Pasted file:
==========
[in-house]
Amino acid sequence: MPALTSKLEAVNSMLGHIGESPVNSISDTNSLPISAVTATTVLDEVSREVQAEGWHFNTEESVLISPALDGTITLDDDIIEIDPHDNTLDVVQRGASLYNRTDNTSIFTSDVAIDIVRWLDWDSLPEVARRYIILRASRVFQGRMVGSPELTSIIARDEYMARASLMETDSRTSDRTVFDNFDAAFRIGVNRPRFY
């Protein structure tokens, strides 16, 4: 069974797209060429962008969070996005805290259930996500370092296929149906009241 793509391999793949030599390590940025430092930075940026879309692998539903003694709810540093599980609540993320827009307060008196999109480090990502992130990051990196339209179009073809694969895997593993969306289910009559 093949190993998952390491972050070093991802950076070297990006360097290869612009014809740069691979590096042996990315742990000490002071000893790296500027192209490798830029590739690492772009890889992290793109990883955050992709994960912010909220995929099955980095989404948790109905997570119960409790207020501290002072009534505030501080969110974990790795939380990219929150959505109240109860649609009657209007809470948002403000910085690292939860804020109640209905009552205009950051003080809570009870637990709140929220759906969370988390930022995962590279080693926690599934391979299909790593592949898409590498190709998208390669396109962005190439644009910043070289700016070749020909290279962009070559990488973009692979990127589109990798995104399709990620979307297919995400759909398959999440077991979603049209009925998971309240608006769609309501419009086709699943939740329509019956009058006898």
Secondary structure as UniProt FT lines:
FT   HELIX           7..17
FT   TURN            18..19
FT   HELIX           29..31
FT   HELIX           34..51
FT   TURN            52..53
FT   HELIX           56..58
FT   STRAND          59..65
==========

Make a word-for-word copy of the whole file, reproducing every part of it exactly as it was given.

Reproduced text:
[in-house]
Amino acid sequence: MPALTSKLEAVNSMLGHIGESPVNSISDTNSLPISAVTATTVLDEVSREVQAEGWHFNTEESVLISPALDGTITLDDDIIEIDPHDNTLDVVQRGASLYNRTDNTSIFTSDVAIDIVRWLDWDSLPEVARRYIILRASRVFQGRMVGSPELTSIIARDEYMARASLMETDSRTSDRTVFDNFDAAFRIGVNRPRFY
């Protein structure tokens, strides 16, 4: 069974797209060429962008969070996005805290259930996500370092296929149906009241 793509391999793949030599390590940025430092930075940026879309692998539903003694709810540093599980609540993320827009307060008196999109480090990502992130990051990196339209179009073809694969895997593993969306289910009559 093949190993998952390491972050070093991802950076070297990006360097290869612009014809740069691979590096042996990315742990000490002071000893790296500027192209490798830029590739690492772009890889992290793109990883955050992709994960912010909220995929099955980095989404948790109905997570119960409790207020501290002072009534505030501080969110974990790795939380990219929150959505109240109860649609009657209007809470948002403000910085690292939860804020109640209905009552205009950051003080809570009870637990709140929220759906969370988390930022995962590279080693926690599934391979299909790593592949898409590498190709998208390669396109962005190439644009910043070289700016070749020909290279962009070559990488973009692979990127589109990798995104399709990620979307297919995400759909398959999440077991979603049209009925998971309240608006769609309501419009086709699943939740329509019956009058006898």
Secondary structure as UniProt FT lines:
FT   HELIX           7..17
FT   TURN            18..19
FT   HELIX           29..31
FT   HELIX           34..51
FT   TURN            52..53
FT   HELIX           56..58
FT   STRAND          59..65